The increased attention being paid to insuring businesses against cyber crime, disaster and related losses and costs isn't all coming from companies that sell cyber risk coverage.
The increased attention being paid to insuring businesses against cyber crime, disaster and related losses and costs isn't all coming from companies that sell cyber risk coverage.How large a risk is cyber crime or other digital disaster for your business? Large enough to justify -- or require -- a specific cycbercrime policy or rider? One that protects you from devastating losses incurred by security breaches, unauthorized funds transfers, digital disasters, privacy compromise and other risks.
The risk of cybercrime affects all of us, and the Dark Reading piece makes very clear the risks any business or institution can face if its bank account gets cyber-siphoned.
But particularly in tight economic times, you might want to thin about the nature of your business and the data you handle as a way of starting your cyber insurance considerations.
An insurance professional I know pointed out that for many small businesses -- contractors, for instance -- digital resources serve primarily support functions, bookkeeping, banking, and other financial information among them, and among the risks. But transaction processing isn't part of the the primary business.
While a breach of these companies' networks would be serious, perhaps devastating in the case of a funds-transfer that's not fully covered or reimbursed by a financial institution, that risk doesn't generally extend to a large customer base with that base's confidential transaction-related data on file.
Of course, there's more to cyber risk -- and more at cyber risk -- than credit card numbers and other transaction information. If you have a service business that deals with medical records or databases that include Social Security and other identity-related information, a breach could clearly expose you to the consequences of failing to protect your customers' data, as well as any losses caused by the breach itself. Litigation costs -- and bad publicity -- from such confidentiality, privacy and identity breaches can quickly overcome even healthy businesses.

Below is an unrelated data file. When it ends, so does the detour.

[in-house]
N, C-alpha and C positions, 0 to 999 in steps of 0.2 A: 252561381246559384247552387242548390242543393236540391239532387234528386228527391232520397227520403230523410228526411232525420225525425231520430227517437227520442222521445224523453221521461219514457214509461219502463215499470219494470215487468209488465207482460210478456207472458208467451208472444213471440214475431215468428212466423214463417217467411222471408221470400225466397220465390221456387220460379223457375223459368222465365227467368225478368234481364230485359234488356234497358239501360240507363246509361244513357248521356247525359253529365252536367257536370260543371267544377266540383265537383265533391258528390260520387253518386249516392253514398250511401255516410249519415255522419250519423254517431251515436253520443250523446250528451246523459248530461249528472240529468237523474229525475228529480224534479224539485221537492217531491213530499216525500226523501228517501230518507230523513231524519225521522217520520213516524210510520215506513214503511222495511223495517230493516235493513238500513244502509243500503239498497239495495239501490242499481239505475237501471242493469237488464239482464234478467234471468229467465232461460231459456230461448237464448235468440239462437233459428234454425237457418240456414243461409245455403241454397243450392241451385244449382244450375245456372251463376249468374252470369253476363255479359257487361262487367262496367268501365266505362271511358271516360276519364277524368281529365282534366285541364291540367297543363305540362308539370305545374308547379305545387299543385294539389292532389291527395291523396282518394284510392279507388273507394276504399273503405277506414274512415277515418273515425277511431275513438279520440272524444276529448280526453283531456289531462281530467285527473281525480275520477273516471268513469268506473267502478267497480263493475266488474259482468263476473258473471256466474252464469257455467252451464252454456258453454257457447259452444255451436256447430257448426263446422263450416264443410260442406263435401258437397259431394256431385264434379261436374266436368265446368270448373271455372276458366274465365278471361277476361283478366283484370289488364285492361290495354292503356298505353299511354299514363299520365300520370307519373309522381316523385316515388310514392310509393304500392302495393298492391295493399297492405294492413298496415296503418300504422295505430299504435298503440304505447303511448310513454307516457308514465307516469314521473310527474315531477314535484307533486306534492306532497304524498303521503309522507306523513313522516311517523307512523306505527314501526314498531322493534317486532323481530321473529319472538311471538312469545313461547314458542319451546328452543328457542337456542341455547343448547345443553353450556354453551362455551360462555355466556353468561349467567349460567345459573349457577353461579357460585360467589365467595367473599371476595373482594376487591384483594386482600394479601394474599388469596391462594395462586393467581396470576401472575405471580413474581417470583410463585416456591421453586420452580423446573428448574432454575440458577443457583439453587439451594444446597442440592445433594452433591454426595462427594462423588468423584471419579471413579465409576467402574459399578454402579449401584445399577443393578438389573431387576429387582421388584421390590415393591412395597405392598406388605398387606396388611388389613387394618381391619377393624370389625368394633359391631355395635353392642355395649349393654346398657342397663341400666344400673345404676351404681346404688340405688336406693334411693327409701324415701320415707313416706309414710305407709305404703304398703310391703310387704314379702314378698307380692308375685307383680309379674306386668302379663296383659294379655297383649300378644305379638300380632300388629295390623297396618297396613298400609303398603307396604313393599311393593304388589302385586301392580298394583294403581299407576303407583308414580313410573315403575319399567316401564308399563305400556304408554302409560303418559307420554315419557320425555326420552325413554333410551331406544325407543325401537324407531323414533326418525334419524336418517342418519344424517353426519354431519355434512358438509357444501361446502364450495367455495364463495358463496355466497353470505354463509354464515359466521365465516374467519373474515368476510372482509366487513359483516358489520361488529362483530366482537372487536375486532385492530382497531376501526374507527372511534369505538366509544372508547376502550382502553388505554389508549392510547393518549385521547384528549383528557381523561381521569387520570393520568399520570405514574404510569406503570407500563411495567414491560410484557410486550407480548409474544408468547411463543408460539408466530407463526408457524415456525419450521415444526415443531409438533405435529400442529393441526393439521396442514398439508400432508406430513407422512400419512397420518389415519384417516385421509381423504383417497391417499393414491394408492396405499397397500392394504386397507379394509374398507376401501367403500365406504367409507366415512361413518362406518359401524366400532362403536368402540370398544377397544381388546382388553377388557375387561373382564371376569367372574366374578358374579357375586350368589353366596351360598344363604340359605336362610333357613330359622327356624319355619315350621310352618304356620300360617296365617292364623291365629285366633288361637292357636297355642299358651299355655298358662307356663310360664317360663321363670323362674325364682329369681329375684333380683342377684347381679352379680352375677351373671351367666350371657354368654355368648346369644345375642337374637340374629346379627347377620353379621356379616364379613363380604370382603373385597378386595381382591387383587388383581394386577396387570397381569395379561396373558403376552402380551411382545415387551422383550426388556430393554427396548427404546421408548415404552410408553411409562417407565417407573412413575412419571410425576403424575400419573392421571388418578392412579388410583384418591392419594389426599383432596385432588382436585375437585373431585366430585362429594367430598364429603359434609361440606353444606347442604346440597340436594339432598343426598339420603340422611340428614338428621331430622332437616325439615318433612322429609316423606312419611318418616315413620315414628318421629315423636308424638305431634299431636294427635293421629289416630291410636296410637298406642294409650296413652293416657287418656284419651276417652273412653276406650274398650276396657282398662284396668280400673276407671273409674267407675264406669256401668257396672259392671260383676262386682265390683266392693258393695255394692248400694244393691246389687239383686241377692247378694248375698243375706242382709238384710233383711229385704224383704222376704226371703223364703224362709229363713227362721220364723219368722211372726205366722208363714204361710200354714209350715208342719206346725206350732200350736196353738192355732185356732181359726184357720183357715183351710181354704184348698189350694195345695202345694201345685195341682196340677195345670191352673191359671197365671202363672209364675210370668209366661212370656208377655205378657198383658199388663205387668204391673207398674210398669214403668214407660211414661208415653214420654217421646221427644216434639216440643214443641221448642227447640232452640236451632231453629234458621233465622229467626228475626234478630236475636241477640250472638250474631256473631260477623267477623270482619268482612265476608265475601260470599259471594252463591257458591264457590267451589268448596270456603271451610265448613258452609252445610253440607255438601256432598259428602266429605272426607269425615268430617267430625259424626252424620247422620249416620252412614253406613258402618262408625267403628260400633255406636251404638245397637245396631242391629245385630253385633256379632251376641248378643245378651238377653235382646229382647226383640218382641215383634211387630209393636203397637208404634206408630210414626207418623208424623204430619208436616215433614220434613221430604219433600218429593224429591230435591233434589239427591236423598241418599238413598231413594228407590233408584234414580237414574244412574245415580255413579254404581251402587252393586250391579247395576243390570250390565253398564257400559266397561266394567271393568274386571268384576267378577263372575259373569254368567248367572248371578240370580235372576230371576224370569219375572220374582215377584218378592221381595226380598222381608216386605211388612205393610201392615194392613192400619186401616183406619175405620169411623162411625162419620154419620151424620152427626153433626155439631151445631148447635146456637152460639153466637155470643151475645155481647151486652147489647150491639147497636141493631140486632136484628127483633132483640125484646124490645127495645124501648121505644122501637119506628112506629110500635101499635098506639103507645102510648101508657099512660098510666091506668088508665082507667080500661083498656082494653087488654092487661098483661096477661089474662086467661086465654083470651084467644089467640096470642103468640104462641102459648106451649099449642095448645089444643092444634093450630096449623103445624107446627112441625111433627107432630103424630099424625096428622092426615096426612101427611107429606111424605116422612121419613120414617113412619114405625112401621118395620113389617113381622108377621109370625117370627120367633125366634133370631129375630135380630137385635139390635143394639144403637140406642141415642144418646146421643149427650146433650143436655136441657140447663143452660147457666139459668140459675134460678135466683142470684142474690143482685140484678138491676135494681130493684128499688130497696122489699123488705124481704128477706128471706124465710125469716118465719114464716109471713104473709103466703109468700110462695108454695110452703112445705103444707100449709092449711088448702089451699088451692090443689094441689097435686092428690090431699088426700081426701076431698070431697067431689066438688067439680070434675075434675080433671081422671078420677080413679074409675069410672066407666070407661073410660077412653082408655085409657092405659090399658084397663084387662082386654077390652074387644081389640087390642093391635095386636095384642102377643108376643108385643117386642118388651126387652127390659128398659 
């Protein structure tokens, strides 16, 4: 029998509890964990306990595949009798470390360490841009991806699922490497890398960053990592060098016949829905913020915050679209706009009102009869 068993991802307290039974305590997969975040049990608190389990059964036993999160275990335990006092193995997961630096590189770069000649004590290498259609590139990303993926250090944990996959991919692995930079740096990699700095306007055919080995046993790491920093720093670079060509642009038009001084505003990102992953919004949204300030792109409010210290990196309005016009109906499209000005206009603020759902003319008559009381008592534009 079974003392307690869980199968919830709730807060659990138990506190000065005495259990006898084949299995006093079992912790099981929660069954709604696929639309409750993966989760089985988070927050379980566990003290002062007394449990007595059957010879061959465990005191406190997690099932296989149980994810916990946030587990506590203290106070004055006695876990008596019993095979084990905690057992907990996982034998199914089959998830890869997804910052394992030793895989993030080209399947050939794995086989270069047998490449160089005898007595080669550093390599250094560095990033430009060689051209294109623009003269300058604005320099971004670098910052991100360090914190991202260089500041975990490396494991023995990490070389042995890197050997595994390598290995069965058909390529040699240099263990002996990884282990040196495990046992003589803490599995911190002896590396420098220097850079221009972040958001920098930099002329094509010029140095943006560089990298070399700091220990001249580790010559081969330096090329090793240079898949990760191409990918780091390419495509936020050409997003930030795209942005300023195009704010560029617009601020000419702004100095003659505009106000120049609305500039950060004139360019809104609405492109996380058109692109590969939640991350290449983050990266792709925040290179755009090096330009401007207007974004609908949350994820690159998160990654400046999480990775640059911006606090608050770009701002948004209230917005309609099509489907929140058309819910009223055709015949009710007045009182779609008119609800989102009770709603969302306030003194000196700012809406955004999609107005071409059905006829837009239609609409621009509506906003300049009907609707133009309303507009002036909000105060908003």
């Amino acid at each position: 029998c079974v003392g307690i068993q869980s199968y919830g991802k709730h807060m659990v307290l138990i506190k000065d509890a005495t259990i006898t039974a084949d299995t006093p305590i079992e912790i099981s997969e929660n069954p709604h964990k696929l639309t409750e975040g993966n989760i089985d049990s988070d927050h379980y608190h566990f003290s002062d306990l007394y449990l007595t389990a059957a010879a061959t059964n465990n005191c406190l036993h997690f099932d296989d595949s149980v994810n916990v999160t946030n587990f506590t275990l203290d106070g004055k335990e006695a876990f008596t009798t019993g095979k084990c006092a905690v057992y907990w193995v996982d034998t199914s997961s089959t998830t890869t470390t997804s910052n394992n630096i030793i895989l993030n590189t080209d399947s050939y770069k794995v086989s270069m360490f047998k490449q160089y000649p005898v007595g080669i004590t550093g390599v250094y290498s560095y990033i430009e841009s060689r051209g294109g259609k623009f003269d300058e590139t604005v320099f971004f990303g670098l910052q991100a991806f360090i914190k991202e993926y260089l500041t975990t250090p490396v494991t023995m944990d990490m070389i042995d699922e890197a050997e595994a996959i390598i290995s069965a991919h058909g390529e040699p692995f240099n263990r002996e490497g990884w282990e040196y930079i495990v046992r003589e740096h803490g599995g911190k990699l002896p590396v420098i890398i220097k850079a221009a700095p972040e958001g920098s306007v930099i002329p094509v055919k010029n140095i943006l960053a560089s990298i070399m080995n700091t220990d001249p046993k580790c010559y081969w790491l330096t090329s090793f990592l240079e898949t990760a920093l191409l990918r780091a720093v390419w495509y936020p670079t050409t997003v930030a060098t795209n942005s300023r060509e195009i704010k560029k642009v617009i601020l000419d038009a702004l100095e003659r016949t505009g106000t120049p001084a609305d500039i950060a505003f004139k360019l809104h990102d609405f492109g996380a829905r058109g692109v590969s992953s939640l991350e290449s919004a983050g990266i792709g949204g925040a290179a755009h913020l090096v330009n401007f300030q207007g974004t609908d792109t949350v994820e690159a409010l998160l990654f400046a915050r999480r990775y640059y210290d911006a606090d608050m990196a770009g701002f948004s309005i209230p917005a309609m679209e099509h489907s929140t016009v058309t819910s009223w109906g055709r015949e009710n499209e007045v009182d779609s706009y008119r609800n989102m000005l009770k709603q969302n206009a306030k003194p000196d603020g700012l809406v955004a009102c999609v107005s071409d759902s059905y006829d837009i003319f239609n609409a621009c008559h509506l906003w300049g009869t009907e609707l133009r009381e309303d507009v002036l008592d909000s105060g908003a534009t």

And there's also disaster recovery cyber insurance, and its evaluation, including budget impact of premiums, should be part of your regular disaster recover/business continuity review process.
For those companies where the risk is mostly business (and possibly business-owner) related, cyber risk insurance is still worth considering seriously -- but considering in terms of the amount of the amount of risk you're comfortable with, measured against the level of security and defensive expertise and tools you have in place to minimize it.
That's no small expense for most small businesses, and, like many specialty insurance investments, it's one of those expenses that you don't really have to make.
Until, of course, it's too late to get the coverage because you've already been breached or compromised.
My advice is to take a solid look at your business, your in-place defensive measures (including your disaster preparation and business recovery plan, and their costs, and then have a talk with a knowledgeable insurance professional who has experience with cyber risk.
Shouldn't be hard to find one. My friend in the business noted that security and cyber risk are topics that he's running into more and more frequently.
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